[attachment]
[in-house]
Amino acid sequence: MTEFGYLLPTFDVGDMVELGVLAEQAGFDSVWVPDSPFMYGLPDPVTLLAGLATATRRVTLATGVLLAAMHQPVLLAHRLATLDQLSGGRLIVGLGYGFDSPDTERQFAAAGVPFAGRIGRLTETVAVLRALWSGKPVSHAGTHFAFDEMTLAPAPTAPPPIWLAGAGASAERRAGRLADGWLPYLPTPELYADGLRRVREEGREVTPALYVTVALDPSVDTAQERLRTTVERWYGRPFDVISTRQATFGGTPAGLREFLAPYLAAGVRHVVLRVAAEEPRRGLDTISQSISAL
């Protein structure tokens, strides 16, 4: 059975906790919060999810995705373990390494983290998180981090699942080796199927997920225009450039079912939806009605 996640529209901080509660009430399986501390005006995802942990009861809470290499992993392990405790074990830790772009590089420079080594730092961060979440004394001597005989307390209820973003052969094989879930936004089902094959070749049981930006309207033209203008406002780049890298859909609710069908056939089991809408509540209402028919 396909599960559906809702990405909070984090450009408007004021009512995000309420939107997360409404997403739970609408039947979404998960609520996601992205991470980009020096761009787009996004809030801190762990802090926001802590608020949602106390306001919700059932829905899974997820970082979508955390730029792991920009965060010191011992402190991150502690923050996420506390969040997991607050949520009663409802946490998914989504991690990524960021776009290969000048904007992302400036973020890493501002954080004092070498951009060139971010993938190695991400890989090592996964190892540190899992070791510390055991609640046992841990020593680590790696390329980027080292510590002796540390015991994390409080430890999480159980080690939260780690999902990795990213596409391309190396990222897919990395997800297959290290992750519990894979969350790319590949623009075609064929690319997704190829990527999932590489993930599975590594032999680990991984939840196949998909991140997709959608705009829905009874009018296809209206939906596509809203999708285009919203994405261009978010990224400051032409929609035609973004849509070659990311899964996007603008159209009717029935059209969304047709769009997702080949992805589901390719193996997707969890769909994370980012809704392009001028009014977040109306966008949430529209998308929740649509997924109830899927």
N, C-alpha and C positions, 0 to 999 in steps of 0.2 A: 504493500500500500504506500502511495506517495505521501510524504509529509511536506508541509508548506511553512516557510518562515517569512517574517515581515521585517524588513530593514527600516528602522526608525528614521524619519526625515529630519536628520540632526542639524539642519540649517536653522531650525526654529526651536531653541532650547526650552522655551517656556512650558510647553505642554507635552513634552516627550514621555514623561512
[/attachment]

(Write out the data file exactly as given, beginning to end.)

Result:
[in-house]
Amino acid sequence: MTEFGYLLPTFDVGDMVELGVLAEQAGFDSVWVPDSPFMYGLPDPVTLLAGLATATRRVTLATGVLLAAMHQPVLLAHRLATLDQLSGGRLIVGLGYGFDSPDTERQFAAAGVPFAGRIGRLTETVAVLRALWSGKPVSHAGTHFAFDEMTLAPAPTAPPPIWLAGAGASAERRAGRLADGWLPYLPTPELYADGLRRVREEGREVTPALYVTVALDPSVDTAQERLRTTVERWYGRPFDVISTRQATFGGTPAGLREFLAPYLAAGVRHVVLRVAAEEPRRGLDTISQSISAL
């Protein structure tokens, strides 16, 4: 059975906790919060999810995705373990390494983290998180981090699942080796199927997920225009450039079912939806009605 996640529209901080509660009430399986501390005006995802942990009861809470290499992993392990405790074990830790772009590089420079080594730092961060979440004394001597005989307390209820973003052969094989879930936004089902094959070749049981930006309207033209203008406002780049890298859909609710069908056939089991809408509540209402028919 396909599960559906809702990405909070984090450009408007004021009512995000309420939107997360409404997403739970609408039947979404998960609520996601992205991470980009020096761009787009996004809030801190762990802090926001802590608020949602106390306001919700059932829905899974997820970082979508955390730029792991920009965060010191011992402190991150502690923050996420506390969040997991607050949520009663409802946490998914989504991690990524960021776009290969000048904007992302400036973020890493501002954080004092070498951009060139971010993938190695991400890989090592996964190892540190899992070791510390055991609640046992841990020593680590790696390329980027080292510590002796540390015991994390409080430890999480159980080690939260780690999902990795990213596409391309190396990222897919990395997800297959290290992750519990894979969350790319590949623009075609064929690319997704190829990527999932590489993930599975590594032999680990991984939840196949998909991140997709959608705009829905009874009018296809209206939906596509809203999708285009919203994405261009978010990224400051032409929609035609973004849509070659990311899964996007603008159209009717029935059209969304047709769009997702080949992805589901390719193996997707969890769909994370980012809704392009001028009014977040109306966008949430529209998308929740649509997924109830899927």
N, C-alpha and C positions, 0 to 999 in steps of 0.2 A: 504493500500500500504506500502511495506517495505521501510524504509529509511536506508541509508548506511553512516557510518562515517569512517574517515581515521585517524588513530593514527600516528602522526608525528614521524619519526625515529630519536628520540632526542639524539642519540649517536653522531650525526654529526651536531653541532650547526650552522655551517656556512650558510647553505642554507635552513634552516627550514621555514623561512